The PCI SIG, overseer of the PCI Express add-in card standard, has finalised version 2.0 of the base specification. The new released doubles the signalling rate from 2.5Gbps to 5Gbps. The upshot: a x16 connector can transfer data at up to around 16GBps.
PCIe 2.0 remains compatible with PCIe 1.1, until now, the latest version of the specification, so older cards will be able to operate in machines equipped with the new version. Intel is expected to release its first PCIe 2.0 supporting chipsets, members of the 'Bearlake' family, next quarter.
The new specification makes the interconnect more interactive, with link speed now a dynamic that can be continuously adjusted by software. Equally, the link will report back changes in bandwidth to the host. Other tweaks to the protocol make for improved device, slot and interconnect management, the PCI SIG said.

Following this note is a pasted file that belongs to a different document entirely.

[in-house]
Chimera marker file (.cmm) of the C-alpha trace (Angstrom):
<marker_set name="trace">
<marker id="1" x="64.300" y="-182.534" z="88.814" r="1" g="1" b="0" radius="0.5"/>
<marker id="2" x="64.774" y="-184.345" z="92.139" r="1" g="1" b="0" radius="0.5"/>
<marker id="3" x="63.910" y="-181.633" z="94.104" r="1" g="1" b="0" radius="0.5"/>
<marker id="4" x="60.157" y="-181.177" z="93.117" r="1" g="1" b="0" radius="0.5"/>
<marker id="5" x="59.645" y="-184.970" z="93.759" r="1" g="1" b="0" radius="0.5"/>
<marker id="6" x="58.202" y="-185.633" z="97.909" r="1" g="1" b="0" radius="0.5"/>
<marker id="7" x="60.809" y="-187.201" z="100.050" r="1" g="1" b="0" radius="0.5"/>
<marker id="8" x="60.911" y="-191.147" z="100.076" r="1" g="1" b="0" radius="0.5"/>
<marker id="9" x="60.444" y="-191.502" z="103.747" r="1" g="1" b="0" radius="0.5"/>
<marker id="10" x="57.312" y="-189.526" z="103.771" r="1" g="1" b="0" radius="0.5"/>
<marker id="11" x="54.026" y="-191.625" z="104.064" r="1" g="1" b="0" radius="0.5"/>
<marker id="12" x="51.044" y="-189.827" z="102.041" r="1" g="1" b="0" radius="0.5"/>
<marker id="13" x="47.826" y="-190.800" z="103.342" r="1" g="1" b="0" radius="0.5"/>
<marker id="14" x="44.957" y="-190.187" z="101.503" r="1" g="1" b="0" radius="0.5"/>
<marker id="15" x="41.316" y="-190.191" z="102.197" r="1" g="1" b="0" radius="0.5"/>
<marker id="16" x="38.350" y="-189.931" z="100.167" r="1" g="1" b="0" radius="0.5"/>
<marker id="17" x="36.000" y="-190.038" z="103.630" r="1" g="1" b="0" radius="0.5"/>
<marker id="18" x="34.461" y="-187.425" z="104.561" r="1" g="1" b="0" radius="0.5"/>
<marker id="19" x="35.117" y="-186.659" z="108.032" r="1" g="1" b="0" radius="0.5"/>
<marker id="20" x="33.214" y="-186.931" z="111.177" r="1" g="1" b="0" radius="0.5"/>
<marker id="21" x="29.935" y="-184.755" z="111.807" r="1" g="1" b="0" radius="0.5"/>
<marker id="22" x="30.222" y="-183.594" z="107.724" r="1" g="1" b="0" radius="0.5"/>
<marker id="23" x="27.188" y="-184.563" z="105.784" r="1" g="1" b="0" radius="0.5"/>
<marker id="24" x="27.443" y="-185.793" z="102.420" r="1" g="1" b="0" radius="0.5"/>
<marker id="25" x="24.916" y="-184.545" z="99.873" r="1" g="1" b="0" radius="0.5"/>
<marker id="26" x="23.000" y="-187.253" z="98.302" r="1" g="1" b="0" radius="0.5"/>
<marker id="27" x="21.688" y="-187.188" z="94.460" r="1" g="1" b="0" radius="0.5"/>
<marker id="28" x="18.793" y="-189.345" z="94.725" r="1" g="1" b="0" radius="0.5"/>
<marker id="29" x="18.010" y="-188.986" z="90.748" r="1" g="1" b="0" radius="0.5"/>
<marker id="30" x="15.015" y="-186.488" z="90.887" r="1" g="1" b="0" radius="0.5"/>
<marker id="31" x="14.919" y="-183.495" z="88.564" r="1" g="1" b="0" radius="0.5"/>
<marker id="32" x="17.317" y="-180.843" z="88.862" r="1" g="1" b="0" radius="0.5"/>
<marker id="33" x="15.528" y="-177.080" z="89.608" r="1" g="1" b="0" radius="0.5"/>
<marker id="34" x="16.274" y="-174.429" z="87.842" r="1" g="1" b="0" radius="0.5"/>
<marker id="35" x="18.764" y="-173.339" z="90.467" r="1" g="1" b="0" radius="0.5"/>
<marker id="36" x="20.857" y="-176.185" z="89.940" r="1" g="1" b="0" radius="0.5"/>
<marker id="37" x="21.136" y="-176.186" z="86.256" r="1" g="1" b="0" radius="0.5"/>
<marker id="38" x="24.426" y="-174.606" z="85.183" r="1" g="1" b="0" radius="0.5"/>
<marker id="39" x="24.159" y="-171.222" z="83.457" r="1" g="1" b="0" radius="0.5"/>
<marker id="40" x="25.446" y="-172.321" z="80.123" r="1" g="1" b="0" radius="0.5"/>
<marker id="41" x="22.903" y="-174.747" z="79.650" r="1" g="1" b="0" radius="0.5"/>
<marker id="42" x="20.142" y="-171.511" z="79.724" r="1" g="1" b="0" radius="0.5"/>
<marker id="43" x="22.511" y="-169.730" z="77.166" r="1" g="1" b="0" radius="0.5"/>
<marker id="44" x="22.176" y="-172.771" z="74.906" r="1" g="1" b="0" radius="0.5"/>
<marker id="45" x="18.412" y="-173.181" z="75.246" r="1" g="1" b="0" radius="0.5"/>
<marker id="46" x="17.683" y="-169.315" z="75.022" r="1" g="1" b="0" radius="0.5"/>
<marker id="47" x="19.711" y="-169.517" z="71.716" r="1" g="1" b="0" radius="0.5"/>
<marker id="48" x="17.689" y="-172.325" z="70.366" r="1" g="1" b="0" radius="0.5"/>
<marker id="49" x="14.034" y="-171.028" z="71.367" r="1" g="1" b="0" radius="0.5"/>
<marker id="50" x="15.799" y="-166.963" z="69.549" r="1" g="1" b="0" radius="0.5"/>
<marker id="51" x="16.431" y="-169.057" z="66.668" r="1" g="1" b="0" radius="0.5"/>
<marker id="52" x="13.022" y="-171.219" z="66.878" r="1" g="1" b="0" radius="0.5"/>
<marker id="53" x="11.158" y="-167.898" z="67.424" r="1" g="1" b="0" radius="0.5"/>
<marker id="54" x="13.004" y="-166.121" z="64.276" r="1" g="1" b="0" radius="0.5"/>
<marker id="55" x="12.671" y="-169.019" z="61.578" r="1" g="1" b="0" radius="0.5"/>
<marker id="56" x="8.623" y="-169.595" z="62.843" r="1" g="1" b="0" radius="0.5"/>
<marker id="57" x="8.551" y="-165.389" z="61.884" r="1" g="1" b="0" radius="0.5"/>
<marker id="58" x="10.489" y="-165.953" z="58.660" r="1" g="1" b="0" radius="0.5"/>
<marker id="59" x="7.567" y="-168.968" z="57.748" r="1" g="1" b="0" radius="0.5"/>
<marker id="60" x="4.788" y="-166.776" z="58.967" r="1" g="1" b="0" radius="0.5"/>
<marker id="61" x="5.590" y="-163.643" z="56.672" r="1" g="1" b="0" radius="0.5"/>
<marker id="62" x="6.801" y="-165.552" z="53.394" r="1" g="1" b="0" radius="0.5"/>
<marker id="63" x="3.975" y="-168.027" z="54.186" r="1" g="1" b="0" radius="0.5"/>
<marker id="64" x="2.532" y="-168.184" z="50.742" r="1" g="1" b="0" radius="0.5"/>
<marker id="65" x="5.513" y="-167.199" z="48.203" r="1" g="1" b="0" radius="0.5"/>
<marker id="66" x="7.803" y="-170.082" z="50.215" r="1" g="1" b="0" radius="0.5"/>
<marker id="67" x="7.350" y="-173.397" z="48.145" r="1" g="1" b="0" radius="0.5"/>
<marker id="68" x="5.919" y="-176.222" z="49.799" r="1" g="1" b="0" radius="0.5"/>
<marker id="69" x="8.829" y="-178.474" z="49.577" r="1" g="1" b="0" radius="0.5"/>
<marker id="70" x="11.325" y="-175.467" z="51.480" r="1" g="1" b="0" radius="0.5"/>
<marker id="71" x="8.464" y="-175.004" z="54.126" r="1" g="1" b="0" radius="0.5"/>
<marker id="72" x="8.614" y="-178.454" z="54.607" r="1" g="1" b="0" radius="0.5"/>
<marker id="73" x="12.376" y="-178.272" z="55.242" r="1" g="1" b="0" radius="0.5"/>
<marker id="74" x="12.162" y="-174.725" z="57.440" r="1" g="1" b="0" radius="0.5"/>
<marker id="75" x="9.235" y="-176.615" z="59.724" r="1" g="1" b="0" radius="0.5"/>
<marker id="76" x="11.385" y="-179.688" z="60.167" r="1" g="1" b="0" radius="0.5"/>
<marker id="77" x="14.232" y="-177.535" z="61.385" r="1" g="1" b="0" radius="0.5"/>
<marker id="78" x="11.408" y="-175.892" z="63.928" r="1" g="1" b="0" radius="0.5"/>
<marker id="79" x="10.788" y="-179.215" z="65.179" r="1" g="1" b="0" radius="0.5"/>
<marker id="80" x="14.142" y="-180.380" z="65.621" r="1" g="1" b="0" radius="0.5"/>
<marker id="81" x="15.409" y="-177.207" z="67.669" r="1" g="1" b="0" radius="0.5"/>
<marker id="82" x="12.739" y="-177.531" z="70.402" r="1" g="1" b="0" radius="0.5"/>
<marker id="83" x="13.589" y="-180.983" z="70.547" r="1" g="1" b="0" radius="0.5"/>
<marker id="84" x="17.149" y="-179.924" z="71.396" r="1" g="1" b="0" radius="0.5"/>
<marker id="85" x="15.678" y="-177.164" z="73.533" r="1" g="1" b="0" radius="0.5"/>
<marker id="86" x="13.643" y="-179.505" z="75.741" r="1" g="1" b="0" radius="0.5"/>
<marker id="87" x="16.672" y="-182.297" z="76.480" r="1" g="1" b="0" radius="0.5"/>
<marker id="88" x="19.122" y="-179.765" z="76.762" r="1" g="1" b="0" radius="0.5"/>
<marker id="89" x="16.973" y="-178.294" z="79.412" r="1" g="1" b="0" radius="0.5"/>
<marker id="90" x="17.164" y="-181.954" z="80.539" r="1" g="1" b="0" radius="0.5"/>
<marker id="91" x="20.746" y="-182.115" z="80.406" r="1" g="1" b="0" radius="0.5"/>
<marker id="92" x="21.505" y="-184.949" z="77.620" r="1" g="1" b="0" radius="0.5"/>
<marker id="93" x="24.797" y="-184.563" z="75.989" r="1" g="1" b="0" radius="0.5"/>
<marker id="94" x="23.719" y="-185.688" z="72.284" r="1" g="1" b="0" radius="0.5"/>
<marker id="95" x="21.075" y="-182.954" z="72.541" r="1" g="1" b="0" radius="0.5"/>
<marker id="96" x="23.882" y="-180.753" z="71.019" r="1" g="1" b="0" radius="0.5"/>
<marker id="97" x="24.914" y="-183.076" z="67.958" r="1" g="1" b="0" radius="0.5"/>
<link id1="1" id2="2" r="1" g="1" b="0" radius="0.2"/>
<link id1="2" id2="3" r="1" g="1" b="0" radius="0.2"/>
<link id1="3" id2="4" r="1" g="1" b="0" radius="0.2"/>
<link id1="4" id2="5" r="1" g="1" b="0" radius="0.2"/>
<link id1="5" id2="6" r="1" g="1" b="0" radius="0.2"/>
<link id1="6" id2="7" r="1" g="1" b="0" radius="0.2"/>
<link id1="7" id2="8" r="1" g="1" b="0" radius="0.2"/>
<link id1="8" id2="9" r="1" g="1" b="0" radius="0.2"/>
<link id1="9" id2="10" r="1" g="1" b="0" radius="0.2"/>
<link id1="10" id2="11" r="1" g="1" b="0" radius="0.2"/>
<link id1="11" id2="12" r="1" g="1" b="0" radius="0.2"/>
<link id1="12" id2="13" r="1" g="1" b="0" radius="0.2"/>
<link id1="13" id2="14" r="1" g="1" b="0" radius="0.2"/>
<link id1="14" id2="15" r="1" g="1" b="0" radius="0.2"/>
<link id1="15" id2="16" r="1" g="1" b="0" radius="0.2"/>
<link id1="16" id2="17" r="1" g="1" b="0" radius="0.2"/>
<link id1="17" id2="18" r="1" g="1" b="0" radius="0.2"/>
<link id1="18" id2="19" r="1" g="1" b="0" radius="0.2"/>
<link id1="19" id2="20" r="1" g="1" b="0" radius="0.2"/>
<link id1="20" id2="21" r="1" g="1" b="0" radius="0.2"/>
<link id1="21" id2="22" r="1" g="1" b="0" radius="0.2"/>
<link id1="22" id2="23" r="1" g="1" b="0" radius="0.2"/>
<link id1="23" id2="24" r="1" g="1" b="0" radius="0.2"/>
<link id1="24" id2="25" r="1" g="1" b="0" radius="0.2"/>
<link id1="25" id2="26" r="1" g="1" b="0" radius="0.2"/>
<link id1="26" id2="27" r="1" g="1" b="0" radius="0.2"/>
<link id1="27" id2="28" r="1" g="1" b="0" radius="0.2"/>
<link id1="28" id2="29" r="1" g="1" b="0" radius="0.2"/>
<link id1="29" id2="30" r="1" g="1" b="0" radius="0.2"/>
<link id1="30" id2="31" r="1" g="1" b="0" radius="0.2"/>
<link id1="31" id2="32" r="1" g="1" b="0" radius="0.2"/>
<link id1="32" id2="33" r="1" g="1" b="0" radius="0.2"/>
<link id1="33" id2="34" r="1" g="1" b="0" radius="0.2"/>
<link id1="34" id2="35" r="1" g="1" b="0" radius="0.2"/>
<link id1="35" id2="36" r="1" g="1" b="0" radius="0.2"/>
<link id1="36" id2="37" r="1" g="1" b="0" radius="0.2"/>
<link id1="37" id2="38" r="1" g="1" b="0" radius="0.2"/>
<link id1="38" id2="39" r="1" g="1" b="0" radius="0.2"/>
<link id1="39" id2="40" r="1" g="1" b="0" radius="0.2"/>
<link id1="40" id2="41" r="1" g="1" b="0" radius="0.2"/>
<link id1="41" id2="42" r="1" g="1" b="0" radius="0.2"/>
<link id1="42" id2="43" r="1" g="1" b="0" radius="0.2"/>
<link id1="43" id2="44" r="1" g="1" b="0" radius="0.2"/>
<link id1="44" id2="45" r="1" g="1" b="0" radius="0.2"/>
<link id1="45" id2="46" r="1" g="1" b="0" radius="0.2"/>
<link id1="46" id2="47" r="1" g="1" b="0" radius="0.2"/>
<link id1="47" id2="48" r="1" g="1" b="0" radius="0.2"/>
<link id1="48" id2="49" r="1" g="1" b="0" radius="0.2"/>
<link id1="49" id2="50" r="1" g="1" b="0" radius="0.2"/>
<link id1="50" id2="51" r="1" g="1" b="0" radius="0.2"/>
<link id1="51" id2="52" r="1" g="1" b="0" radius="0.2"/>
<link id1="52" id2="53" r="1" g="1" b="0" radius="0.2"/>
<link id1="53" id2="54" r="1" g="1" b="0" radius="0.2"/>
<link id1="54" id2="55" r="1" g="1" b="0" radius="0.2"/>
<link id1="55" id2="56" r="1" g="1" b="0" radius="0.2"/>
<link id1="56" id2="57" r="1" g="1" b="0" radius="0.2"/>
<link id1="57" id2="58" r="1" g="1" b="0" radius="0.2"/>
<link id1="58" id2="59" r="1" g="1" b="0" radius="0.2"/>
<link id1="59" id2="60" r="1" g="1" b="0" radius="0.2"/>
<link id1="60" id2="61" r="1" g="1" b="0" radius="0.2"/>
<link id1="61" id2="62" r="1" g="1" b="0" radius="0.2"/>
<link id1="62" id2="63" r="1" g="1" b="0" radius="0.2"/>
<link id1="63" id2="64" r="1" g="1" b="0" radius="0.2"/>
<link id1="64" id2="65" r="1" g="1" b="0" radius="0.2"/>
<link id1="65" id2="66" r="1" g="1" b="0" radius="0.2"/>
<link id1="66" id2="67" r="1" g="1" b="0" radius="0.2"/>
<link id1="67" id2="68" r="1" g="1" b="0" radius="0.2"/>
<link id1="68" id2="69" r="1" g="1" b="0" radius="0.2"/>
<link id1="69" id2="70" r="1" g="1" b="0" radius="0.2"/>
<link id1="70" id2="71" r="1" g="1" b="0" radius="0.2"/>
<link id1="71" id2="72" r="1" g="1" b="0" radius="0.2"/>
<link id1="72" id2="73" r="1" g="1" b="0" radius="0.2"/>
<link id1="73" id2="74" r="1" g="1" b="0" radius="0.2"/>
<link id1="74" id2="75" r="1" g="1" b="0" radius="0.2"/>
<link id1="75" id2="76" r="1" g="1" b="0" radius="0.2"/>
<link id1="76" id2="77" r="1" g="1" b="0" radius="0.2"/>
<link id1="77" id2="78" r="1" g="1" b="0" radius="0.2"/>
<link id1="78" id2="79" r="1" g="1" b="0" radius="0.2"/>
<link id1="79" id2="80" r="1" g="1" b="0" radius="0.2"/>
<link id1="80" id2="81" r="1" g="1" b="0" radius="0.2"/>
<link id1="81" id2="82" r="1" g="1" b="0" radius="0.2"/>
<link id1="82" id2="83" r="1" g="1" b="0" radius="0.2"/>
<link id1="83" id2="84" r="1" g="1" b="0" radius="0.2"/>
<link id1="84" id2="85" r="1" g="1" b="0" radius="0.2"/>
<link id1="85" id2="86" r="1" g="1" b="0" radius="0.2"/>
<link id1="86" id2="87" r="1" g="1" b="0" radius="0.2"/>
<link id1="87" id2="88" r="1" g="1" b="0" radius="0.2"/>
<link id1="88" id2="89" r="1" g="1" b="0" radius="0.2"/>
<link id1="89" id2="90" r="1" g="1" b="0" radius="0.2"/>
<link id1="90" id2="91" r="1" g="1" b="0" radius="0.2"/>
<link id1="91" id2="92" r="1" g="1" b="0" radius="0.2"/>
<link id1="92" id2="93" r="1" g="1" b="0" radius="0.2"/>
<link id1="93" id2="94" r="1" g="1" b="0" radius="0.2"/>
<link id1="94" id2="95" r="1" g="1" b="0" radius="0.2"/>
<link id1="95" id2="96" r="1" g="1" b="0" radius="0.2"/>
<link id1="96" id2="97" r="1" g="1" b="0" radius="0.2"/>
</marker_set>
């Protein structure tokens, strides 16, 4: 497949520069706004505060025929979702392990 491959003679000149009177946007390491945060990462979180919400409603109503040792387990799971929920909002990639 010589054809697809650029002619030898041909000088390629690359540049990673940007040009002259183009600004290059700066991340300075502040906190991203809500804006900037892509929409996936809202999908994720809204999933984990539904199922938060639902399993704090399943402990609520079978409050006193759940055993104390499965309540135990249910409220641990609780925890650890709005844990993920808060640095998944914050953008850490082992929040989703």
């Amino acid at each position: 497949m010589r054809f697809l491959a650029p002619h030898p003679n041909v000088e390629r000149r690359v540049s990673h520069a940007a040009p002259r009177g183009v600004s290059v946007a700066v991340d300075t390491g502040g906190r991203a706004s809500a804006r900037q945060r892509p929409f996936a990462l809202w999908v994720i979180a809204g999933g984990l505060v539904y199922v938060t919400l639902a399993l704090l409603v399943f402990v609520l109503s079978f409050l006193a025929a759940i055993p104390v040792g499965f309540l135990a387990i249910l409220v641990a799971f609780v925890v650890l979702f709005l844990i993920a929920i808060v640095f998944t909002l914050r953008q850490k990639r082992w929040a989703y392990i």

PCIe 2.0 also supports more power-hungry add-in cards, though it's not yet known whether the interconnect will provide sufficient power for today' high-end GPUs, many of which require separate power feeds.
The PCI SIG announced PCIe 2.0 revision 0.9 last autumn. ®